History of Found Money Fund
By Terry Armstrong, Co-Founder/Co-Director
Since its inception, the growth of the Found Money Fund of Idaho (FMFI) tradition at the University of Idaho has been remarkable and appears to be an emerging tradition among friends of the University. The fund exemplifies in a wonderful way the manifest loyalty of thousands of individuals to the University of Idaho. Because the found money idea is one that brings happiness to its supporters, and because the many thousands of contributors have asked for a record of events, this chronicle and guide is written for the education and amusement of any whose presence it finds.
Monday, January 5, 1981, welcomed back to work all 12-month UI employees from their New Year's holiday. As had been my habit since 1969, I walked to work from my residence at 1531 Borah. The Greek houses along Nez Perce Avenue had long been sources of found money but I had never thought of saving it. I had, however, always sensed the irresponsibility on the part of college students at losing their money or their lack of frugality in picking up a “lost” penny. On this morning, I was surprised to find three pennies on the sidewalk near the northwest corner of the Alpha Gamma Delta House. I was surprised to find the cash since the students were away.
During my undergraduate days at Southern Mississippi, I had delighted in finding money. In fact, a job I had at college was to sweep the stadium after football games (a job given to the basketball team). During this grimy work, we would punctuate our sweeping with shouts of “score” each time we would find a coin.
The UI vacation find prompted me to put the three pennies in an old “Watkins” hair gel jar in my top desk drawer in my office adjacent to President Gibb. My idea was to see how much I could find in one year. It seemed to me that it would provide a good diversion, as well as supporting the admonition many state and federal officials were declaring then to save money for a rainy day.
Times were tough on the University of Idaho campus. The taxpayers of the state had passed a one percent property tax limitation measure and higher education support had been eroded to pay public school bills. President Reagan was poised to take office and the U.S. had been under siege with the holding of 52 workers in the U.S. Embassy in Tehran, Iran. President Reagan’s first act was to impose a federal hiring freeze and a 60-day freeze on government regulations. What might the decade hold for the University – and the State of Idaho? We found out later, when financial exigency forced the release of 241 UI employees. Clearly, “times were tough.”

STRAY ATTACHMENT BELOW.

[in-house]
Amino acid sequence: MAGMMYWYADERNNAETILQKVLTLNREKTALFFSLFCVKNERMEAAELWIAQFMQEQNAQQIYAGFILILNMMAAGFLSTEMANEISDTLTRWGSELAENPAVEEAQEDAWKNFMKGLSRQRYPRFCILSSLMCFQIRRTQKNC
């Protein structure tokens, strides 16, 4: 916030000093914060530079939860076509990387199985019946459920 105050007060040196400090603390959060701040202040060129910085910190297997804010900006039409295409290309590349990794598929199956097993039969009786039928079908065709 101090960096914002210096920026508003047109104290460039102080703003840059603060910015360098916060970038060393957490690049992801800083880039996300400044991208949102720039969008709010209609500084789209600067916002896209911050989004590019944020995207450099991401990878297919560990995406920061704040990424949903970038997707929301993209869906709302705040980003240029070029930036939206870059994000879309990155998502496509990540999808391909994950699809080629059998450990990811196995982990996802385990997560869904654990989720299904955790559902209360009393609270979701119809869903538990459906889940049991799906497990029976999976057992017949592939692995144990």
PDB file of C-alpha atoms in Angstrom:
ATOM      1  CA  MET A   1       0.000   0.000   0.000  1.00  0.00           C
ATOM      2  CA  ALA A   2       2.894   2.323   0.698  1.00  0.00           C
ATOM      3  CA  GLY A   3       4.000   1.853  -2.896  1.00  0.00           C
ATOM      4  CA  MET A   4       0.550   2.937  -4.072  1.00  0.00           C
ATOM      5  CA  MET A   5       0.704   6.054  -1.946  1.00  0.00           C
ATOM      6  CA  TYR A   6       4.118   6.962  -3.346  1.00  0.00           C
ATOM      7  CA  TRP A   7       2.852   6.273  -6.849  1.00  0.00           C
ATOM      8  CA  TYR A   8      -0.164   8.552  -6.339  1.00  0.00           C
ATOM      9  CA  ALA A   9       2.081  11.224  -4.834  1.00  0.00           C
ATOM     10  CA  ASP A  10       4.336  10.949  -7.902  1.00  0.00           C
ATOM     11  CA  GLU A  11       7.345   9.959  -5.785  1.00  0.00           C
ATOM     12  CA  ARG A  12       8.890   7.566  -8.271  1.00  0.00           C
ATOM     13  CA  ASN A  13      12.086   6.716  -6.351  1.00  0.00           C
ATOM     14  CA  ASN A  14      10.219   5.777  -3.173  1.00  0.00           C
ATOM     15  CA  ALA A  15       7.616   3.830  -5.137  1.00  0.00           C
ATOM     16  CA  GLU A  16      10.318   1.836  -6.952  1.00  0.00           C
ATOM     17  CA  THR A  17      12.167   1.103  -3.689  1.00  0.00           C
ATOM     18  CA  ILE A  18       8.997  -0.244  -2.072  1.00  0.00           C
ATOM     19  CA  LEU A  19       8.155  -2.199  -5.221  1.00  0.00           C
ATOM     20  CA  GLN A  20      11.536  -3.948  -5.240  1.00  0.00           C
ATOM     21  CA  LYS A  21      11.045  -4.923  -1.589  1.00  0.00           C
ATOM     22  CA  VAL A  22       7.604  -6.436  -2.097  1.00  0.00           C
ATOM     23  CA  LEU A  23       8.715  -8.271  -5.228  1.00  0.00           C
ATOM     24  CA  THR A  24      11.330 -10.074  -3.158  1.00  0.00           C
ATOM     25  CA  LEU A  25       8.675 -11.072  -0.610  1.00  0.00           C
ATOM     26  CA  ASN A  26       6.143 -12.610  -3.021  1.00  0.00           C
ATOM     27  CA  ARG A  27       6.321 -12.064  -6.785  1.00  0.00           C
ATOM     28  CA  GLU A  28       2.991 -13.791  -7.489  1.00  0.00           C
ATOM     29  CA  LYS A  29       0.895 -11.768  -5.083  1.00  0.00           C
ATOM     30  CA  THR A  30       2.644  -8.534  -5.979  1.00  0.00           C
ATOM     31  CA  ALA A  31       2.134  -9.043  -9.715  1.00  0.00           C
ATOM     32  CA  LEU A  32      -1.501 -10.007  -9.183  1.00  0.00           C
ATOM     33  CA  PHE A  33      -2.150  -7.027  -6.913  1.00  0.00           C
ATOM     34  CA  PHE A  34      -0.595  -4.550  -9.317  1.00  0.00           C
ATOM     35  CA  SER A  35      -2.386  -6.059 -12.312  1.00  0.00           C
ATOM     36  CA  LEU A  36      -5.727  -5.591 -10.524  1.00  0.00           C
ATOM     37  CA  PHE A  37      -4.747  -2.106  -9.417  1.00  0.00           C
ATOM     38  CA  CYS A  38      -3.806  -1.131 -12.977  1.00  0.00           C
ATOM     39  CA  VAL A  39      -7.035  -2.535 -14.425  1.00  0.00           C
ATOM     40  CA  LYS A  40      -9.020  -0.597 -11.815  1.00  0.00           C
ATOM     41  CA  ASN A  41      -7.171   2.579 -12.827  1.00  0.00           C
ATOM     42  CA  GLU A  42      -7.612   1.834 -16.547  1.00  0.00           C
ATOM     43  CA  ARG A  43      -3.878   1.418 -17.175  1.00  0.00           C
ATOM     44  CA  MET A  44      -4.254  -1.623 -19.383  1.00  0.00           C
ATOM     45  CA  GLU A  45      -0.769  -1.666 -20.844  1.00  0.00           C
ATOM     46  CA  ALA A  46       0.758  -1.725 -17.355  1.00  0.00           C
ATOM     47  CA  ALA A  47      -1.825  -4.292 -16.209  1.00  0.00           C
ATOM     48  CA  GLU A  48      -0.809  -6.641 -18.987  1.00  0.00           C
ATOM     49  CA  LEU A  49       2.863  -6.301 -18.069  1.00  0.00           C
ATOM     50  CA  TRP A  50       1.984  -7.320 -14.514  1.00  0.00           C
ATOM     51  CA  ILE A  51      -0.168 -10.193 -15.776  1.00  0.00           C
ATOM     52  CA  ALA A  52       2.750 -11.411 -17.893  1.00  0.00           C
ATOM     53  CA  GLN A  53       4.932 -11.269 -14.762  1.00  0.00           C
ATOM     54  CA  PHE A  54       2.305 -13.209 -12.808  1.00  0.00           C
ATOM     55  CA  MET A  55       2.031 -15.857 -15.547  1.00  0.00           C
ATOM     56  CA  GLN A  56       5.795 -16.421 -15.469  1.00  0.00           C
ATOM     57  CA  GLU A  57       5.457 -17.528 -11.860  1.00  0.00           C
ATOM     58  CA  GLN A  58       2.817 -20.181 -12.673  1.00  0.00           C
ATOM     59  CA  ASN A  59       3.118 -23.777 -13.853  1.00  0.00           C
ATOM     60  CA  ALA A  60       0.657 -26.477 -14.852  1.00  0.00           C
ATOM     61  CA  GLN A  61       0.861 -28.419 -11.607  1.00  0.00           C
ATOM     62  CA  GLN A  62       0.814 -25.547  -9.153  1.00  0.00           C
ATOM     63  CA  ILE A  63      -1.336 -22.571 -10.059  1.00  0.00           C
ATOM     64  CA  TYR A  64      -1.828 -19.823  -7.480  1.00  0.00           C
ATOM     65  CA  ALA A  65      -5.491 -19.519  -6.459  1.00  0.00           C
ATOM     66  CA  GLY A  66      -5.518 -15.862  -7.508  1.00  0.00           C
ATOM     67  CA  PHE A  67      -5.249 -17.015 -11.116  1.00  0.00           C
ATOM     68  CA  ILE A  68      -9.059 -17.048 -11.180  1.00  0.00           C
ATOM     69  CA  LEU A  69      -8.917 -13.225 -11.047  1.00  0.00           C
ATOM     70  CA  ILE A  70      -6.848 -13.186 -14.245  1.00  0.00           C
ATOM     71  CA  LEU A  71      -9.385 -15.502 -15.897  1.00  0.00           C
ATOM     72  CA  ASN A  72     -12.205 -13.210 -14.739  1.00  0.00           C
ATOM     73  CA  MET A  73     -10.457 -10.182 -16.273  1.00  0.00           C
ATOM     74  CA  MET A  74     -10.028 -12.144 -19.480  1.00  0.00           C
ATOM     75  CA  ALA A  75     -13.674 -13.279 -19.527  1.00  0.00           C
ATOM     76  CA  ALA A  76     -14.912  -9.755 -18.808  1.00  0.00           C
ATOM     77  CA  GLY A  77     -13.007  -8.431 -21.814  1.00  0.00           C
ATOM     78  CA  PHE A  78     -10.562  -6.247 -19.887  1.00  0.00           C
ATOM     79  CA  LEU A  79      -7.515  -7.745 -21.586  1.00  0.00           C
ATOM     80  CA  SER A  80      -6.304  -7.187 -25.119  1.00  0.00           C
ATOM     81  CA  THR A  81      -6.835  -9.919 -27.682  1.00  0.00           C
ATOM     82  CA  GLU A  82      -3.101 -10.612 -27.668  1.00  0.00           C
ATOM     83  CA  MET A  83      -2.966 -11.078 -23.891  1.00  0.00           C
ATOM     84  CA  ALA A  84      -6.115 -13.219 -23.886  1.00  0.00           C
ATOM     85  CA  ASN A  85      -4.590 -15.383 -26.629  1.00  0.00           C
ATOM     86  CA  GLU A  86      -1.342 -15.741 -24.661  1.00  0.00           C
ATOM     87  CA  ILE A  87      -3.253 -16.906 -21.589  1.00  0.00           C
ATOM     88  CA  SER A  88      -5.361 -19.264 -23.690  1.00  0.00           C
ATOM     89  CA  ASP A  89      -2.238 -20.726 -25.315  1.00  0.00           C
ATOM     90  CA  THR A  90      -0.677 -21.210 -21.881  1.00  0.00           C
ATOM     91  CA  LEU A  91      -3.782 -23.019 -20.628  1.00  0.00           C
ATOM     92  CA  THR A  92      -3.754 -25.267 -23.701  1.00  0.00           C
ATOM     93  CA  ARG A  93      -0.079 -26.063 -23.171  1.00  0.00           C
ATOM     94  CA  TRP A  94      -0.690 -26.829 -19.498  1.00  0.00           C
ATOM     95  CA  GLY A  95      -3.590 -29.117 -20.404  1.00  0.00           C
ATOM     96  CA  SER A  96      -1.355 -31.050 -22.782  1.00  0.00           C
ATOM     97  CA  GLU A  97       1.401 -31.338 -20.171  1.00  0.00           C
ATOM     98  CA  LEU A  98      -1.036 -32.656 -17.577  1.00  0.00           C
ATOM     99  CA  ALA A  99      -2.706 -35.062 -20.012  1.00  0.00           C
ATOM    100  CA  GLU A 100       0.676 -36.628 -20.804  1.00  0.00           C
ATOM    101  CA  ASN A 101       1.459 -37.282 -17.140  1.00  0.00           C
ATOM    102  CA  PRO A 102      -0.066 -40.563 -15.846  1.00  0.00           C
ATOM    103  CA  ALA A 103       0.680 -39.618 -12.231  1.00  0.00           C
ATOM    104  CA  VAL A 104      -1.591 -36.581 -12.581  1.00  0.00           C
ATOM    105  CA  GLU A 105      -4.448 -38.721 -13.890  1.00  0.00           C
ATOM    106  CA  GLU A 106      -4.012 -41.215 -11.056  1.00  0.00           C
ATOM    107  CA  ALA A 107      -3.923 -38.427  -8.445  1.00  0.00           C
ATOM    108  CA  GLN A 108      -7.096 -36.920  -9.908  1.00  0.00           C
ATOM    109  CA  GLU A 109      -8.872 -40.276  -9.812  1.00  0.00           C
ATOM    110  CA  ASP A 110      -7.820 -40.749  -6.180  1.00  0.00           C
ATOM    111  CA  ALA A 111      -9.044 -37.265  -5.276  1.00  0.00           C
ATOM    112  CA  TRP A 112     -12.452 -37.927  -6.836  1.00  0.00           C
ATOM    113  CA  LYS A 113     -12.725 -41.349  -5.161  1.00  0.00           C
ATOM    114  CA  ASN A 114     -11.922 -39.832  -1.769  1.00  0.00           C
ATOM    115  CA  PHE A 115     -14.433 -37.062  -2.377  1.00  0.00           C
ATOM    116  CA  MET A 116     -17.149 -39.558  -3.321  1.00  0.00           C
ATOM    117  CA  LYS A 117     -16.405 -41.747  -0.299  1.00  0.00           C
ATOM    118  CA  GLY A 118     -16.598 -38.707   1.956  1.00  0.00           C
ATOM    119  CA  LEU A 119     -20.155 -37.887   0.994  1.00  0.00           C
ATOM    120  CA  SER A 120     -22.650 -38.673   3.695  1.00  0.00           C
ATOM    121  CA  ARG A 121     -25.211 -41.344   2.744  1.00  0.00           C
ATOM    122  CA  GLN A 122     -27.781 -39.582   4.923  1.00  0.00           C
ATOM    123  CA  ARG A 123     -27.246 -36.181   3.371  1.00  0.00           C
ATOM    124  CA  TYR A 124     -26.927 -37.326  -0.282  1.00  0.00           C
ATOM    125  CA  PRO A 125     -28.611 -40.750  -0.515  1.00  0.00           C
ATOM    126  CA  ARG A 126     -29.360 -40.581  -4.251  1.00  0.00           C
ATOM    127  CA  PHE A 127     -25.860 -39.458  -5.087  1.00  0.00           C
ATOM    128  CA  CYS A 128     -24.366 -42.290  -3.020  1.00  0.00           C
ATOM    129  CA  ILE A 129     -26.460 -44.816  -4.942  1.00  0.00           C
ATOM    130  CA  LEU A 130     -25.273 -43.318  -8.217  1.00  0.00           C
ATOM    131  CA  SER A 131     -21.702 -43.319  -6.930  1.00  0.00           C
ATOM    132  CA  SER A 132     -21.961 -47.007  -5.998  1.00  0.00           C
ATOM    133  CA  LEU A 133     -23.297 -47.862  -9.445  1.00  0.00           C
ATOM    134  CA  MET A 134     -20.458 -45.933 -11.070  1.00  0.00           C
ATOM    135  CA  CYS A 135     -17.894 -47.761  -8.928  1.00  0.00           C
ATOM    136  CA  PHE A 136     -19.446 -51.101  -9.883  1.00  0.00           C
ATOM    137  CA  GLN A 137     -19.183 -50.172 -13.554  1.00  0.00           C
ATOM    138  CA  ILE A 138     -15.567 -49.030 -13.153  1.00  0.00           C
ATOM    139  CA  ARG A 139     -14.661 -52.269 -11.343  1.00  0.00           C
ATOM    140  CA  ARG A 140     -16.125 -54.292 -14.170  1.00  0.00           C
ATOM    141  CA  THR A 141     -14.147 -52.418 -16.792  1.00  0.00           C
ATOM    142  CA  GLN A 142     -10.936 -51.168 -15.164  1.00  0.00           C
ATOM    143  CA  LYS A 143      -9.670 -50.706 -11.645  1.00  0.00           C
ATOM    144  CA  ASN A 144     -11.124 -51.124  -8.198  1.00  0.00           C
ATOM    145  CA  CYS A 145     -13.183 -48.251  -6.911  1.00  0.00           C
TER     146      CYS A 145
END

During the 1980-1981 school term, President Gibb had hired an interim secretary to replace Corinne McKean, who accompanied her husband, Dr. Tom McKean, on his sabbatical leave. Her replacement was a young, perky, loyal alumna of the University from Cavendish, Idaho, Carol Yenni. Sometime during the week of January 12-16, I told Carol about my plan to save my found money. Hearing this, she reported she had just found a nickel and said she would join in the collection. Our plan was to “have a party” at year’s end with our savings. Without knowing it, the stage was set for an innovative and worthwhile adventure.
After three months, Carol and I began keeping a record of our finds and this record showed that at the end of December, 1981, our Watkins jar held $10.40. Hardly enough for a party, but optimistically later – maybe. By December, 1982 our jar held an accumulation of $32.00. By this time, others jokingly had begun to contribute finds to our fund in hopes of an invitation to our proposed gala.
We were having fun with our fund since it provided relief from the dismal financial woes still plaguing the University. Only Don Monson’s Vandal Basketball team kept our spirits bright as they won the prestigious Far West Classic, the Big Sky Championship, and participated with distinction in the NCAA tournament. Victories over Washington, Washington State, San Jose State, Iowa State, Oregon State, and Oregon highlighted a great year. The big crowds at the Kibbie Dome served to boost the fund and at season’s end, we were nearing the $40.00 find mark.